This is probably going to be the most exciting version of Event Espresso to date.gfg Version 3.0.17 will bring us custom post types for events and the very much anticipated Recurring Events Manager.

Event Development Framework

Event Development Framework

Event Development Framework

A very new and exciting feature in WordPress 3.0 is the ability to create custom post type, that is maintained in the WordPress posts table. This can help developers to build a theme that relies less on custom fields and makes it easier for clients.

The custom post type integration in Event Espresso will bring all kind of customization possibilities to your events. Allowing website owners and event professionals to harness the full power of WordPress and Event Espresso by using the premiere Event Development Framework for WordPress.

Our comprehensive Event Development Framework takes full advantage of WordPress using custom fields, post meta data, categories, tags, and taxonomies. You can even create pages or posts for each event that can be integrated into any theme within minutes.

Recurring Events Manager

This is probably one of the most anticipated addons of Event Espresso. For months I have received at least three emails a day inquiring about recurring events.

Well it is finally here! The Recurring Events Manager addon will bring the possibility to put your event registration system on auto-pilot.

This is going to be a huge benefit to anyone that has many of the same events throughout the year. Start by creating an event, then just tell the system how many days, weeks, or months you want the event to extend into the future. Events created using the Recurring Events Manager will auto-post on the registration start date and close when the registration date has passed or the event has been filled. That way you can continue to spend more time enjoying life.

Overview

For an up to date overview of all the recent changes to Event Espresso, be sure to view the change log.

View all of the available shortcodes and variables that will be available in version 3.0.17.

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Posted in Events, News, WordPress, New Versions, WordPress Plugins, Featured Posts, My Plugins, Event Management | 4 Comments »

How do you save $30,000 on your WordCamp registrations?

Save Cash for WordCamp

Keep the Cash Campaign

This weekend we had the opportunity of attending WordCamp Utah. For those who haven’t attended a WordCamp, it’s a great opportunity to be inspired by and network with skilled developers, writers, webmasters, and entrepreneurs. We even had a town hall meeting with WordPress founder Matt Mullenweg and a live presentation from Will it Blend, yeah, seriously! Needless to say, we had a great time.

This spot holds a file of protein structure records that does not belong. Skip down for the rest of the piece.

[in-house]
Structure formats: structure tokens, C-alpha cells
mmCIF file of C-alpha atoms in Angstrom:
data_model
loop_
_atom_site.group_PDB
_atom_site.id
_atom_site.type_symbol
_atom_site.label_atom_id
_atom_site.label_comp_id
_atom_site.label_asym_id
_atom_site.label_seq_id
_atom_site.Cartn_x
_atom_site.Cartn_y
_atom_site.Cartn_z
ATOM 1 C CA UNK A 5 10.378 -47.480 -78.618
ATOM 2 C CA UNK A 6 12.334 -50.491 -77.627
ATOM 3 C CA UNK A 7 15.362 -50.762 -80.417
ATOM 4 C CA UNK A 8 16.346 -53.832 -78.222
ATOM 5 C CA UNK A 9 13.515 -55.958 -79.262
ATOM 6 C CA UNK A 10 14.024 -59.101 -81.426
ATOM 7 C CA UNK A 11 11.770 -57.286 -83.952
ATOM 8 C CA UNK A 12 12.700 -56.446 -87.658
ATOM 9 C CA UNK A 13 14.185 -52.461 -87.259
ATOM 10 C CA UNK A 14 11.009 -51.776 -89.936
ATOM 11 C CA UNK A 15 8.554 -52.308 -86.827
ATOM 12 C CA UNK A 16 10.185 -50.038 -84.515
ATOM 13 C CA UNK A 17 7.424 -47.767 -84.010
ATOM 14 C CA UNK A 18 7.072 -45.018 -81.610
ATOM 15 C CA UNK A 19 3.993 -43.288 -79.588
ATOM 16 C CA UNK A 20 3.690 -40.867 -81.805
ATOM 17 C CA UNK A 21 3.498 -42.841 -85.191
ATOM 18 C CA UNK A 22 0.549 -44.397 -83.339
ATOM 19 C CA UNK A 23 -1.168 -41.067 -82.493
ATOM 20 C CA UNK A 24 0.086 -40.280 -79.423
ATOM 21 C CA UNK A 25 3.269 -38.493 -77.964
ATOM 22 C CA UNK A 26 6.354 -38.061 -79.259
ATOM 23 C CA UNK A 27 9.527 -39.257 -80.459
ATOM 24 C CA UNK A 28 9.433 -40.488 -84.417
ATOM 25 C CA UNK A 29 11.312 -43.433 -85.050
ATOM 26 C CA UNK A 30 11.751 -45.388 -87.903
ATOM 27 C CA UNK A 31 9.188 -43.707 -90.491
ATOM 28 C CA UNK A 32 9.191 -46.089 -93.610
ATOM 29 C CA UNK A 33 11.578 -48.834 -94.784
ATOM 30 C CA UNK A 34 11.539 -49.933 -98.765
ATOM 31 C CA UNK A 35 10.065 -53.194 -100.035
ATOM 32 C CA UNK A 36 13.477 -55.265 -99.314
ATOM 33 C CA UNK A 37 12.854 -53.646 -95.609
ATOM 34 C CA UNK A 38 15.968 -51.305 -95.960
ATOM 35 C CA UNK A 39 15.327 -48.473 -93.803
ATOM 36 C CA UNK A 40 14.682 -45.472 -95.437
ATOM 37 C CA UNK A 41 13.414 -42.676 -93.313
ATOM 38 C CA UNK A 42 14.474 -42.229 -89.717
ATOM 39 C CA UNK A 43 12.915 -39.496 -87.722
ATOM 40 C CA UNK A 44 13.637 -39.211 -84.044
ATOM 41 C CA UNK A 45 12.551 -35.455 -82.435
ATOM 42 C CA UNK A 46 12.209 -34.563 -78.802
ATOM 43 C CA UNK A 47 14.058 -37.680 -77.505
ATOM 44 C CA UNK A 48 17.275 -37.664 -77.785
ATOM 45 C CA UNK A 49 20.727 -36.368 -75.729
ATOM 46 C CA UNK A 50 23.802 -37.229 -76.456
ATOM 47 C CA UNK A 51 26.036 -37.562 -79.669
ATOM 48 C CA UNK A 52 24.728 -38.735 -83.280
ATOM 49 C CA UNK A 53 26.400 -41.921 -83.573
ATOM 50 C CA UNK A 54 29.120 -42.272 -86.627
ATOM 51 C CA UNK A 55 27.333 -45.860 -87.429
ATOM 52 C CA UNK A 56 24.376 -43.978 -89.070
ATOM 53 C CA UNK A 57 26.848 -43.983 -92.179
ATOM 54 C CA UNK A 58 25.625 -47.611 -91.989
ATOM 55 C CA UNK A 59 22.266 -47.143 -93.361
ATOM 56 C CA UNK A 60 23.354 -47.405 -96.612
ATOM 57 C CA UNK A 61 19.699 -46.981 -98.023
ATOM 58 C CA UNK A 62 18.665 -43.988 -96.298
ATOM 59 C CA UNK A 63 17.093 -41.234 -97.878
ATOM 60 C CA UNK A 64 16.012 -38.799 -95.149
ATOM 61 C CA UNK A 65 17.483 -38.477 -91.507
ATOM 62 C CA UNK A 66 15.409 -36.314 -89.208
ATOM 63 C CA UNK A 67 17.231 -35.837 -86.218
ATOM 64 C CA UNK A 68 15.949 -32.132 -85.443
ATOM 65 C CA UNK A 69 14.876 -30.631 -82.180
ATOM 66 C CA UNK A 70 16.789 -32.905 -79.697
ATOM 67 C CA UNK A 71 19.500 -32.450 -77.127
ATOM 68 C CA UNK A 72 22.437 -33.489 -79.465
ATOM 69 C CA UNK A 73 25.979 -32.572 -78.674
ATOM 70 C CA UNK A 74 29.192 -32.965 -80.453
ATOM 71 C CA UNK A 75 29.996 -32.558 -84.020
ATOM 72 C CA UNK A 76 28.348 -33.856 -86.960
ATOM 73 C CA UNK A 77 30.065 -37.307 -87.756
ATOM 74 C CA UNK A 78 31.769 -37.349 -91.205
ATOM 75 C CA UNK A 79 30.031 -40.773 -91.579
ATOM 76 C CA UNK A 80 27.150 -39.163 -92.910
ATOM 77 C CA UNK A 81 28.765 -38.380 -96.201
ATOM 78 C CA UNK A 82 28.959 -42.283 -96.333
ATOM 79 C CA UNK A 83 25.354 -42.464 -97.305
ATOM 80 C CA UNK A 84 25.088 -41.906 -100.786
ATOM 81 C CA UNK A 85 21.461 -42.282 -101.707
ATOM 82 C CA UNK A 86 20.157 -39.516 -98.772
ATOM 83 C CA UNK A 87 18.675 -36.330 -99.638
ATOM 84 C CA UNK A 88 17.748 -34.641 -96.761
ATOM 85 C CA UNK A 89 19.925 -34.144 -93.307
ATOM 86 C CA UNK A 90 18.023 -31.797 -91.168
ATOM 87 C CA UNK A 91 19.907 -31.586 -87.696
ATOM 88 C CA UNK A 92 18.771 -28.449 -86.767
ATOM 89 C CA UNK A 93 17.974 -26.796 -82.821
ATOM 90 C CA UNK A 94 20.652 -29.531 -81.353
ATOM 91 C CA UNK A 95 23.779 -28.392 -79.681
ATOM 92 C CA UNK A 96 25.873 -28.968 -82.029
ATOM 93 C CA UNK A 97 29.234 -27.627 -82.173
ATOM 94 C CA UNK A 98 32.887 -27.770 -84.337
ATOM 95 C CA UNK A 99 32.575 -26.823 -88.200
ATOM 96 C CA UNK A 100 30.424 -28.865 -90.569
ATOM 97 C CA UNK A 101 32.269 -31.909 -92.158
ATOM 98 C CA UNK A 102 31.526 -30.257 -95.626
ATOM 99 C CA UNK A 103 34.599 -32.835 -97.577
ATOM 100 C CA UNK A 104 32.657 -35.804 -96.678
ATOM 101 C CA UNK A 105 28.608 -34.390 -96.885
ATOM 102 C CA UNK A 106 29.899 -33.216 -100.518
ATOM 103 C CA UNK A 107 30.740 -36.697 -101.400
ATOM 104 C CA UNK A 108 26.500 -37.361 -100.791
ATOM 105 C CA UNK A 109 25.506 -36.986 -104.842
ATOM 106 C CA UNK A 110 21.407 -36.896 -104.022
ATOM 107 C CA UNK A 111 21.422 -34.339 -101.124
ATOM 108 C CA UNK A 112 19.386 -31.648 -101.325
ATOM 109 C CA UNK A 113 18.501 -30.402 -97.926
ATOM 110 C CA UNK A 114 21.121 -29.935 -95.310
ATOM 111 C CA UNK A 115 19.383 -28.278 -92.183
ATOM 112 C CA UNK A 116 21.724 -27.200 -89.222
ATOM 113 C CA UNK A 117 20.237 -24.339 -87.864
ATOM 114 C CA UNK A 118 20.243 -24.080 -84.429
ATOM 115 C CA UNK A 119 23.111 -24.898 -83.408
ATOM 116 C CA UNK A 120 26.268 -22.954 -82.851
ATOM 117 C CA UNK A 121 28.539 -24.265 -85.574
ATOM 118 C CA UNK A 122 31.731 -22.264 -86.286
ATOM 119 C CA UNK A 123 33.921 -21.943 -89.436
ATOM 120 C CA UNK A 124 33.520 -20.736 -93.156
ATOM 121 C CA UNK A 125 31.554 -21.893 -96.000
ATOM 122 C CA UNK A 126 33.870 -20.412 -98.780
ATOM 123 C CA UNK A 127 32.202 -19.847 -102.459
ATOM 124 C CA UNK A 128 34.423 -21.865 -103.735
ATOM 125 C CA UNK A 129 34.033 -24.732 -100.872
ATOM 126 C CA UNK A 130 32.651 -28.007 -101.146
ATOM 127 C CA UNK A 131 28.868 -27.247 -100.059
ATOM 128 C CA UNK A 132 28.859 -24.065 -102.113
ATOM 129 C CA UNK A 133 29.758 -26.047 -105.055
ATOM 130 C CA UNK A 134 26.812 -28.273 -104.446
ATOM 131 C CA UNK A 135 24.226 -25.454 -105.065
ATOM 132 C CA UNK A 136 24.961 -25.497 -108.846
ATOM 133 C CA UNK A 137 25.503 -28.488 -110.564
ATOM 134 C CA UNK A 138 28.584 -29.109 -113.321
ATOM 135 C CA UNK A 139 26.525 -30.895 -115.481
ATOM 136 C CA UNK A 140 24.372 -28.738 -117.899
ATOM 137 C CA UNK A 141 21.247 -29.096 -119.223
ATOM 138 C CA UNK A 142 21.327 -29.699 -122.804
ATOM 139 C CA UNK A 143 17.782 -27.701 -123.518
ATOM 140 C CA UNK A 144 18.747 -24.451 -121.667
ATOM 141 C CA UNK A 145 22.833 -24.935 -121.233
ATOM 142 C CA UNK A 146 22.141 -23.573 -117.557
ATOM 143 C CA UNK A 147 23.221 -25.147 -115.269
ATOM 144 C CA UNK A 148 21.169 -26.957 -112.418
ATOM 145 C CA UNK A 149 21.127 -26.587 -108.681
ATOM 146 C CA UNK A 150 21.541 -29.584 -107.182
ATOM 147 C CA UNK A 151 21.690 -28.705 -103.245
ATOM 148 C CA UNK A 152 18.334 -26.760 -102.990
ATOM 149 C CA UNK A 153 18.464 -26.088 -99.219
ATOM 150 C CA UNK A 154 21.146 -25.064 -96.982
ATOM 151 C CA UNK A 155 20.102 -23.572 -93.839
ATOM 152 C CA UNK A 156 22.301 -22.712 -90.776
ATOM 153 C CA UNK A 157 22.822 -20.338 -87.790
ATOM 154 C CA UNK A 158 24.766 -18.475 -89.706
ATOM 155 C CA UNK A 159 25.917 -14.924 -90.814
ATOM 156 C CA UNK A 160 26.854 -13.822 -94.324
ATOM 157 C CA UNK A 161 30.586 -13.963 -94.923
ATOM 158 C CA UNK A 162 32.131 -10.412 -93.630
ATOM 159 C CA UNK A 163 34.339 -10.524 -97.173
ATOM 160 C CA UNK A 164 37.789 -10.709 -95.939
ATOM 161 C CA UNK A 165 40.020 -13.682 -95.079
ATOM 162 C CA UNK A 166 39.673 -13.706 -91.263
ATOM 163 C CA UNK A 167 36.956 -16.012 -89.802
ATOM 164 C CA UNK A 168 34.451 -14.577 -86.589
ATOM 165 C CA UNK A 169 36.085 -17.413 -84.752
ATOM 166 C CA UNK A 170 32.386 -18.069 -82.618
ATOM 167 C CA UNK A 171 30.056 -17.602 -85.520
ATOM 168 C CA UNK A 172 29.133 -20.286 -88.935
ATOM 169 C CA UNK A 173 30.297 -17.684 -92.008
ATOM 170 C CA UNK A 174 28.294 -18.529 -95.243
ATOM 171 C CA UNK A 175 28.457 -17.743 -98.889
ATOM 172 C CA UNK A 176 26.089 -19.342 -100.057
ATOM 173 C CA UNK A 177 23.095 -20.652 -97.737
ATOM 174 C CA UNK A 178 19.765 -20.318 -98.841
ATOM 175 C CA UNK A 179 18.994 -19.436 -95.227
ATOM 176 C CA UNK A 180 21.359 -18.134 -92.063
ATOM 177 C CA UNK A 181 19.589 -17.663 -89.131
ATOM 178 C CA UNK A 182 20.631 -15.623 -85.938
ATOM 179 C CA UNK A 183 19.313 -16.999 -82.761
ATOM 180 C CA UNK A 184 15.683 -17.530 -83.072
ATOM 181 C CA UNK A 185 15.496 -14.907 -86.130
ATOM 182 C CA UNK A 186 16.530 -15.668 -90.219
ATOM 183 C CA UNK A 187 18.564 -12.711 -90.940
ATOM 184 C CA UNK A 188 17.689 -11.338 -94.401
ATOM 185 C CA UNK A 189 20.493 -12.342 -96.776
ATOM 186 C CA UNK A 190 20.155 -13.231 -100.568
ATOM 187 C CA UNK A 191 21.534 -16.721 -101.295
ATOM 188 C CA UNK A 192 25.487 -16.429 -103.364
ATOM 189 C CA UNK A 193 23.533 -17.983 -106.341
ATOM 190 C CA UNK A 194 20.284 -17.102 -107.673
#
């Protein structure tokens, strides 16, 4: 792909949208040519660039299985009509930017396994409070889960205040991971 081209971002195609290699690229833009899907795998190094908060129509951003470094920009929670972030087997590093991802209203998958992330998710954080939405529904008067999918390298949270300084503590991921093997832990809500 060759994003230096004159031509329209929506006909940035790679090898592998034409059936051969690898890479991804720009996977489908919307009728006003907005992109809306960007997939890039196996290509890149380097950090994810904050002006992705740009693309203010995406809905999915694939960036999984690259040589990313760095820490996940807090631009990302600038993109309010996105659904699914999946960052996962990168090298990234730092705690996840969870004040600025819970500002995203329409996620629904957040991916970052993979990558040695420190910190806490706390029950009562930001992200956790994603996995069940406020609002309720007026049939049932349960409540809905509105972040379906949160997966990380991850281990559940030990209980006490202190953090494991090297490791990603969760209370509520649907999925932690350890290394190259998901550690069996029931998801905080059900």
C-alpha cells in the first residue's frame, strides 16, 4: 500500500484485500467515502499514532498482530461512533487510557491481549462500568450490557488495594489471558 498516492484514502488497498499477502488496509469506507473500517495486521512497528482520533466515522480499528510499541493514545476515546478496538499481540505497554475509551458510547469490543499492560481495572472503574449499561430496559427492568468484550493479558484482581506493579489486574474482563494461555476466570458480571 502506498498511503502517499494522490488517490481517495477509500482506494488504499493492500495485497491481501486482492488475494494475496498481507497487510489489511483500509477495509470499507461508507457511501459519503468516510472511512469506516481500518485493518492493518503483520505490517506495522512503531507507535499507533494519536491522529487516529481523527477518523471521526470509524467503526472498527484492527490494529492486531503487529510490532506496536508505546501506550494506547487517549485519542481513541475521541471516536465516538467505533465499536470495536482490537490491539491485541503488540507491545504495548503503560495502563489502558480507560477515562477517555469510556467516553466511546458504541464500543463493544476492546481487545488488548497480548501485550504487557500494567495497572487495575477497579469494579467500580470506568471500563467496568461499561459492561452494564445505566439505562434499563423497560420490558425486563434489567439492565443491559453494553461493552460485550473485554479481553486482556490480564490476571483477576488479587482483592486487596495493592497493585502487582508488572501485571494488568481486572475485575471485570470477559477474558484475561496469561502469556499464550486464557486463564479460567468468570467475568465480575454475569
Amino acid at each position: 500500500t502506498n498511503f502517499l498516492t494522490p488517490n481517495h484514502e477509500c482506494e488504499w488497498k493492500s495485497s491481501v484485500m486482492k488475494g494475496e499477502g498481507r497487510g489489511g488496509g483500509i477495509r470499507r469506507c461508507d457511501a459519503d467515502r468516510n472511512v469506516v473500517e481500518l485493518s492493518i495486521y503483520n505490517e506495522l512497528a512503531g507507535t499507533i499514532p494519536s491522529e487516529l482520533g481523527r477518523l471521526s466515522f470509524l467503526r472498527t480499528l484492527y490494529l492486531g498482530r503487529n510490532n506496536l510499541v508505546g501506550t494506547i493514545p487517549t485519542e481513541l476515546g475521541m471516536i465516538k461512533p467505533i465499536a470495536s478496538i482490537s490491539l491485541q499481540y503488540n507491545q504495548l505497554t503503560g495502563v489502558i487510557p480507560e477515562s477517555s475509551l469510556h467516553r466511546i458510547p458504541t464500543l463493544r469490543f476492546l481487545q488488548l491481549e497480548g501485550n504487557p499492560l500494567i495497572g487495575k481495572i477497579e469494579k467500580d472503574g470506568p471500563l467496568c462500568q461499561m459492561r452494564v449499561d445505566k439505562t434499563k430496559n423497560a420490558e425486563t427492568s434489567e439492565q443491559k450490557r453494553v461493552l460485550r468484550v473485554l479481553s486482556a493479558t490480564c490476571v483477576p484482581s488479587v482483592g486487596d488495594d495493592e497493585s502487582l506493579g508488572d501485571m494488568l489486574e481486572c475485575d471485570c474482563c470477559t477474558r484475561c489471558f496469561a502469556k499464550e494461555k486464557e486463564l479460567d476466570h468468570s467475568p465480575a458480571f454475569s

Even though we had a great time at WordCamp, there was a $30,000 problem that really bothered us. Each of the 153 attendees had to pay an additional $1.49 to cover the cost of registering for WordCamp through Eventbrite. With all the plugin development around WordPress, why would WordCamp not use Event Espresso to manage their events? Event Espresso only costs $59.95 for unlimited events, and no fee per registrant (compare that to $1.49 per registrant with Eventbrite). WordCamp could either use that $1.49 for cool WordCamp things, or they could give us all a discount.

There have been or will be 136 WordCamps in 2010 and if, on average, each WordCamp gets about the same number of attendees as WordCamp Utah, attendees could collectively pay $30,396 just to register for WordCamps! That could fund the development of a sweet new feature or theme or be used to publicize WordPress as a CMS. Developers can help their clients save more money too by using Event Espresso.

To help make WordCamp better, and save a lot of cash, we have decided to donate our event manager plugin, Event Espresso, to every WordCamp site. We do not want to see all that money go toward just registration fees – we’d like to see WordCamp use that money to make it better or let us all keep the cash. We’re here to help you  manager your events better, so if you’re in charge of planning or hosting a WordCamp, contact us to get your free event manager plugin.

You too should make more money from your events, or make them more affordable with Event Espresso.

Put a Banner on Your Site:

Save the Cash Campaign 125x125

Save the Cash Campaign 125x125

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Save the Cash Campaign 234x60

Save the Cash Campaign 468x60

Save the Cash Campaign 468x60

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Save the Cash Campaign 728x90

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Posted in News, WordCamp, WordPress, WordPress Plugins, Featured Posts, Eventbrite, Open Source | 7 Comments »

Announcing Event Espresso 3

Announcing Event Espresso 3.0

Announcing Event Espresso 3.0., the most complete registration and event manager plugin available for WordPress. Brand new features and enhancements to nearly every feature makes this version the most powerful event management available with WordPress. Download Event Espresso 3.0 and do more with your events.

New Features:

Download Event Espresso 3.0 and get the most advanced WordPress event management system.

The First 100 Save $10
For the first 100 shoultes.net and Event Espresso subscribers, use the discount code 3SPR3550 during checkout and save $10.

Affiliates Earn 20%
Earn 20% by helping other event mangers understand the power of Event Espresso by becoming an affiliate.

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Posted in News, WordPress, New Versions, WordPress Plugins, PHP | No Comments »